It's the worst-kept secret in Maryland that Gov. Martin O'Malley wants to run for president in 2016, but donors have been shy about opening their checkbooks.
O'Malley's O'Say Can You See political action committee took in $47,390 in December after the busy campaign season, and it has $28,550 in the bank, according to a year-end report filed with the Federal Election Commission.
Such PACs are frequently used by candidates to run for office or to support causes. By contrast, supporters of Hillary Clinton -- who has not committed to a 2016 run -- raised $233,871 in December and formed a new PAC last week.
Donors are likely going to be cool about handing candidates cash until the two biggest unknowns of the 2016 Democratic field make a move, and those are Clinton and Vice President Biden, said Todd Eberly, coordinator of public policy studies at St. Mary's College of Maryland.
"I think that at this stage in the game ... it doesn't matter if you're Martin O'Malley, [New York Gov.] Andrew Cuomo or any other possible contenders, because anybody other than Clinton and Biden are second tier, just by the nature of who they are," Eberly said. That hasn't stopped some -- including state workers, CEOs and lobbyists -- from writing checks to O'Malley's PAC.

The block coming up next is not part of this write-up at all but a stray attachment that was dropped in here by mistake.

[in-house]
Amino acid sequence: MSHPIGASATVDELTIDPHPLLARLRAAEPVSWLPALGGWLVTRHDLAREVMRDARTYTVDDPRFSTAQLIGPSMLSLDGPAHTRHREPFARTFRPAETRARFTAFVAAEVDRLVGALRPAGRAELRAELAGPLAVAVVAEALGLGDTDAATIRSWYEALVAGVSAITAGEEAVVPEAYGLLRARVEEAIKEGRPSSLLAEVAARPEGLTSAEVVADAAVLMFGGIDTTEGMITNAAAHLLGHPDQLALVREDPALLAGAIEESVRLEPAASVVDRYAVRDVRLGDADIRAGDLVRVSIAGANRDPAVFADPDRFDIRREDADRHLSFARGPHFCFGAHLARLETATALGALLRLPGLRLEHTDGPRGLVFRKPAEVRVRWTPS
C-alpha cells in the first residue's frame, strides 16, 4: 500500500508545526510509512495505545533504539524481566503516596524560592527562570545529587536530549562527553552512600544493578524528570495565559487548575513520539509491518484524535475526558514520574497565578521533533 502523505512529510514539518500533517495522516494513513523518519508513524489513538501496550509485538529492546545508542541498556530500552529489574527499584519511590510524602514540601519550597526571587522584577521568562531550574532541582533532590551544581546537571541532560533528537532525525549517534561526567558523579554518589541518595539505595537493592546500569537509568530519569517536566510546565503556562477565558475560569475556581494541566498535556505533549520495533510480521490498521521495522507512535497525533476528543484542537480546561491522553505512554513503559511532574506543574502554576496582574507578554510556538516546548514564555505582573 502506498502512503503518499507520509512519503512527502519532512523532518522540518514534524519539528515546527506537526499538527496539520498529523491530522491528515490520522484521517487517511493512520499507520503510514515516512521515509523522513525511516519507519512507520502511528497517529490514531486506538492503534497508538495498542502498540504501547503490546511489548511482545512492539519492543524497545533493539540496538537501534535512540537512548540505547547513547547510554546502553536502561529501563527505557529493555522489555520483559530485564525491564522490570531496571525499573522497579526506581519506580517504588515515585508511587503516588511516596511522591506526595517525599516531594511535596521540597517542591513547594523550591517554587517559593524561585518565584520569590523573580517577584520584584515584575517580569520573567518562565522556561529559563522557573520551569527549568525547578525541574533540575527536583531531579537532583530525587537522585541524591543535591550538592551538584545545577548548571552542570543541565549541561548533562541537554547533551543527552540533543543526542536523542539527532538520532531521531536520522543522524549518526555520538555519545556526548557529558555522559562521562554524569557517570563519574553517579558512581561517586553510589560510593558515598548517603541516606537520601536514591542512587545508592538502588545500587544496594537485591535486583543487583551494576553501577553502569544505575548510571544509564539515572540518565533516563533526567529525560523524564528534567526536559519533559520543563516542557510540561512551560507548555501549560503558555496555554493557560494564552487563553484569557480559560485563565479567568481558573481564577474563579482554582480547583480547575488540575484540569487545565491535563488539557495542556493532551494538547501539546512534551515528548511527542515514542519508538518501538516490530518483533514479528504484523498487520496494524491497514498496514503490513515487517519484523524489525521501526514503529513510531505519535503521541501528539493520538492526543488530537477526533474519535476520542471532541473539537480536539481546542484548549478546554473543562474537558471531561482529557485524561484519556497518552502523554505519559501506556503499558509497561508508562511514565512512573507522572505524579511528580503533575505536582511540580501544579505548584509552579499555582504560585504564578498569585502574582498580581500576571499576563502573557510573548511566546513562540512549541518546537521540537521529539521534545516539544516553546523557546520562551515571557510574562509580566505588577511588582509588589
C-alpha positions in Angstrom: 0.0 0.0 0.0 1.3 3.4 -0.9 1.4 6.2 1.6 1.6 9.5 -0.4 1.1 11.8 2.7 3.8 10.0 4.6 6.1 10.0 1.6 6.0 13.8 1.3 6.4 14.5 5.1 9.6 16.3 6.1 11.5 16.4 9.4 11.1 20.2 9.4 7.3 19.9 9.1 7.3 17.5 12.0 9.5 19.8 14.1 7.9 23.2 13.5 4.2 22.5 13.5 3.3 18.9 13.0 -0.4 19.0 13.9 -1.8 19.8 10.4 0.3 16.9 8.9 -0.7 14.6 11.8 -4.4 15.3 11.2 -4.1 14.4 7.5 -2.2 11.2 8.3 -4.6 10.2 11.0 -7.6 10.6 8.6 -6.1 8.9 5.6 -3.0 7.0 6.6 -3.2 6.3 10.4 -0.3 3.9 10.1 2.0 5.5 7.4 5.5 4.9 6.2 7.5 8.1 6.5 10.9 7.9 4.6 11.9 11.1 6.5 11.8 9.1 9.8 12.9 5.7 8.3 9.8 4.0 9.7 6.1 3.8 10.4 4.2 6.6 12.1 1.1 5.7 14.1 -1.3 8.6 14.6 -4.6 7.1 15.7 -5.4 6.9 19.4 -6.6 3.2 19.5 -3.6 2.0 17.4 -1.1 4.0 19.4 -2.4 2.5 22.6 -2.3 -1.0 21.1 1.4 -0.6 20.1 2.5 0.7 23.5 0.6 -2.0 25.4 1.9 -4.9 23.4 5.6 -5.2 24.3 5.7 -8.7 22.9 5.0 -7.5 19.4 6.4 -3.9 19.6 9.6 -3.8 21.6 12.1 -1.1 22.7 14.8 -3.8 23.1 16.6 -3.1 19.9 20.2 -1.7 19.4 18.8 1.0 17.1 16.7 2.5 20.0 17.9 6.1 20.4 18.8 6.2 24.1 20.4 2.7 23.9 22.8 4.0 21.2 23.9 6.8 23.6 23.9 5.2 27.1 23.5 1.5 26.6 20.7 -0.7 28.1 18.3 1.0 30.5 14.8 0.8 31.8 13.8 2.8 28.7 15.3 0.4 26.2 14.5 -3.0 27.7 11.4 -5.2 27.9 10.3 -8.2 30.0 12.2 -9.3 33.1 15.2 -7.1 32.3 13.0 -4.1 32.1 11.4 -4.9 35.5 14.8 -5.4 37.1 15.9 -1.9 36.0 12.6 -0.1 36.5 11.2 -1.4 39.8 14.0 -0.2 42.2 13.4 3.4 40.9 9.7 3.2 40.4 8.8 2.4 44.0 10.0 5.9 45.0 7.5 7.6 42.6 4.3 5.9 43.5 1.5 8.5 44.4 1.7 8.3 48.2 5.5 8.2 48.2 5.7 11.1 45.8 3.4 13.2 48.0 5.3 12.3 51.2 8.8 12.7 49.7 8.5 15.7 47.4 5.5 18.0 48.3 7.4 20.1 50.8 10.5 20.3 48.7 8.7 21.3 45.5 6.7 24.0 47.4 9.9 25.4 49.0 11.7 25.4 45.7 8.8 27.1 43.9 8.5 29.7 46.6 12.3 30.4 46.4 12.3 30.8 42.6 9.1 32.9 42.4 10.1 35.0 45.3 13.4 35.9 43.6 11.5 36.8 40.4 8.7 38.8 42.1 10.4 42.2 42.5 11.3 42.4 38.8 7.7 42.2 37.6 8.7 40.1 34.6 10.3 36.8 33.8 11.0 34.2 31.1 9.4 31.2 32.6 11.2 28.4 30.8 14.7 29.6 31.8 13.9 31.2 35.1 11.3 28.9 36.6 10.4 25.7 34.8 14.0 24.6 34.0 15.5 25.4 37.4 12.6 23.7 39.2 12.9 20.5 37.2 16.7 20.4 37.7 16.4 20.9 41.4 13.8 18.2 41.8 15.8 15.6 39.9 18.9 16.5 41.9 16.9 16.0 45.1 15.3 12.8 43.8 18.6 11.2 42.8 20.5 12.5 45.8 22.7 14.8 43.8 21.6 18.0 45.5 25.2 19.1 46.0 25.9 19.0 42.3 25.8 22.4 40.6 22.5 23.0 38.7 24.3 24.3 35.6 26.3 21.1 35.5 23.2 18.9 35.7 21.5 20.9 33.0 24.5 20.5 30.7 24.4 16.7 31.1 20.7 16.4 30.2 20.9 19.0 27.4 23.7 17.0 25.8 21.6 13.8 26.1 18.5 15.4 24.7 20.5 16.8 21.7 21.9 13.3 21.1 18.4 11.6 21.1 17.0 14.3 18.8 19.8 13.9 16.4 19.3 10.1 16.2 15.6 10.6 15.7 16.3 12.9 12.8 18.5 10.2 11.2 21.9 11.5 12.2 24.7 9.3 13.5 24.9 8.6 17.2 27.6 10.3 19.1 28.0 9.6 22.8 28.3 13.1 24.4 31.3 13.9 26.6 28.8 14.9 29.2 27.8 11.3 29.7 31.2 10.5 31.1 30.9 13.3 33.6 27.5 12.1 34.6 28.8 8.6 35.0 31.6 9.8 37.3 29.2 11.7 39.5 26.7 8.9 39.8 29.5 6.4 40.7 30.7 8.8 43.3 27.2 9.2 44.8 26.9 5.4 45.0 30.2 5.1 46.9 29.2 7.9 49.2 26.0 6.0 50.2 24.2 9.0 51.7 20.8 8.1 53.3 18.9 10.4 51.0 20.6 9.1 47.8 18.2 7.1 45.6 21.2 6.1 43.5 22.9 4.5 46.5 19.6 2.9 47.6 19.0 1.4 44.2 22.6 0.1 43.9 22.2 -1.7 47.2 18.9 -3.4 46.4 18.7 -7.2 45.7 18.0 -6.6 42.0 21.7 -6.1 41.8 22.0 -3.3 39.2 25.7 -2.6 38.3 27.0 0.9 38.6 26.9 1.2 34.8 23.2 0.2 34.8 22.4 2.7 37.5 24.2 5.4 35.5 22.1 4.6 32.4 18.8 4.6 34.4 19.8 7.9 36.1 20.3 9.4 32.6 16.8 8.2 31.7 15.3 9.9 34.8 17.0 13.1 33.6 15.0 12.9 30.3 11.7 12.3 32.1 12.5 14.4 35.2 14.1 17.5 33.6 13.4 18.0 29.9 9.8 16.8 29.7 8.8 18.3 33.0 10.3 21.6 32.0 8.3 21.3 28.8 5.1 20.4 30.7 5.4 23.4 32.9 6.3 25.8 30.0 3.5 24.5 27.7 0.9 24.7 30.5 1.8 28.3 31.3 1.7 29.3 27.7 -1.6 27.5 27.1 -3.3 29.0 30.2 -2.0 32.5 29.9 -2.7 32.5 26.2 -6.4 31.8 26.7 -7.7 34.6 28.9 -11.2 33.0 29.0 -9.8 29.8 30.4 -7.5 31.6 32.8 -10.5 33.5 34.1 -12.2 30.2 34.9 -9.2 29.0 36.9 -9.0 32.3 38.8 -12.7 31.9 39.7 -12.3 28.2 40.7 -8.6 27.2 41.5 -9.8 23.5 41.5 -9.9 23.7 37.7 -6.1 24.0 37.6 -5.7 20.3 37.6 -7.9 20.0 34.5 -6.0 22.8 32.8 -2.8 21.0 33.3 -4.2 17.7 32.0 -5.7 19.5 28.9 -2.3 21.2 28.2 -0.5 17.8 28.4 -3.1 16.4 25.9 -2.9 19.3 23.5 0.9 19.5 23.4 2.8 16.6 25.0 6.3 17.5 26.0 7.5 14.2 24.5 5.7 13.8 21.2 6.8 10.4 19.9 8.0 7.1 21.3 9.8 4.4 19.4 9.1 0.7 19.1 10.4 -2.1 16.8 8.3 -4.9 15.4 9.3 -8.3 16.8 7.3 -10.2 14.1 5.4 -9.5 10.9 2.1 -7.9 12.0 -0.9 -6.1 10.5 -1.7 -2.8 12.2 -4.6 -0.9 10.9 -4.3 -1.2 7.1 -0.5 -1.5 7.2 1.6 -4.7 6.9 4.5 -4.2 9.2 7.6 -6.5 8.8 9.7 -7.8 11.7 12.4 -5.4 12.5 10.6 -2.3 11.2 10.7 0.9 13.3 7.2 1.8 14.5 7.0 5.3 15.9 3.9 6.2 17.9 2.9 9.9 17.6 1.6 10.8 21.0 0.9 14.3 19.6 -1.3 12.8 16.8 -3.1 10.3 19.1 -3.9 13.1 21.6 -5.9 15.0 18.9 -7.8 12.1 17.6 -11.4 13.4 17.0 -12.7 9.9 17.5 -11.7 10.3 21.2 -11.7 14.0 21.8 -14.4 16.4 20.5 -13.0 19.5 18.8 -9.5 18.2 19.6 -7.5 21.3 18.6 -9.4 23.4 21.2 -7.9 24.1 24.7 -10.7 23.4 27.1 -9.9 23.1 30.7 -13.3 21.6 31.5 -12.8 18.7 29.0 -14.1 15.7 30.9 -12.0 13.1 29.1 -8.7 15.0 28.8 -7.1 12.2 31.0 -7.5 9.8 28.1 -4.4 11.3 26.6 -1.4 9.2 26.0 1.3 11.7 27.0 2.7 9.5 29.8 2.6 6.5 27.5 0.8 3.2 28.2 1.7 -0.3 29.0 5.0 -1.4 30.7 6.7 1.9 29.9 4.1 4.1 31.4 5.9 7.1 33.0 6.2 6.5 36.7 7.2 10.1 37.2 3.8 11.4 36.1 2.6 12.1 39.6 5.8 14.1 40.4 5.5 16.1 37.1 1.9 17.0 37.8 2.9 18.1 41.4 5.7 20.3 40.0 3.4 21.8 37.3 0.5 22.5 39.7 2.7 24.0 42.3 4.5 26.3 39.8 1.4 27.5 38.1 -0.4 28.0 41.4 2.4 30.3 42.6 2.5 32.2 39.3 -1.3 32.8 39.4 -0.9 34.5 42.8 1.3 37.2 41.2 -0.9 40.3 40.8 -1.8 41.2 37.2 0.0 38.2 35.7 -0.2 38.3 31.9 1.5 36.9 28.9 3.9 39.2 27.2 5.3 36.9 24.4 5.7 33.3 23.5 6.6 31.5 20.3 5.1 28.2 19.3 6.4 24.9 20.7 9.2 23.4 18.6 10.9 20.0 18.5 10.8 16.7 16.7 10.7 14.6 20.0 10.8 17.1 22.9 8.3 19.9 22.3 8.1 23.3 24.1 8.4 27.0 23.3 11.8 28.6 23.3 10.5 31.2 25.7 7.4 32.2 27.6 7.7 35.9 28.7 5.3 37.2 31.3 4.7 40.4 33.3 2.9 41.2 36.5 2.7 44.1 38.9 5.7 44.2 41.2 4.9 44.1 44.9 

Maryland State Department of Education member James H. DeGraffenreidt Jr. contributed $1,000, as did former Democratic Connecticut congressman Bruce Morrison, while Ralph S. Tyler III -- city solicitor under O'Malley when he was Baltimore's mayor -- and tech company president Ghanshyam R. Patel donated $5,000 apiece.
O'Say Can You See's biggest expenditures included payments to Blue State Digital for website services and salaries for the PAC's employees and consultants.
The PAC was created in July 2012, to help support what would prove to be successful ballot measures to uphold same-sex marriage and in-state tuition for qualified illegal immigrants. An O'Malley spokesman at the time said the PAC also would support President Obama's re-election campaign. It raised $191,000 throughout 2012, including the December contributions.
O'Malley is term-limited in 2014, though he hasn't explicitly confirmed aspirations for a 2016 presidential run. He came to national prominence as head of the Democratic Governors Association from 2011-2013. In that capacity, he has visited Iowa, New Hampshire, South Carolina and other states that hold early primaries. O'Malley also acted as an Obama surrogate during the election cycle, frequently appearing on Sunday morning talk shows in support of the president.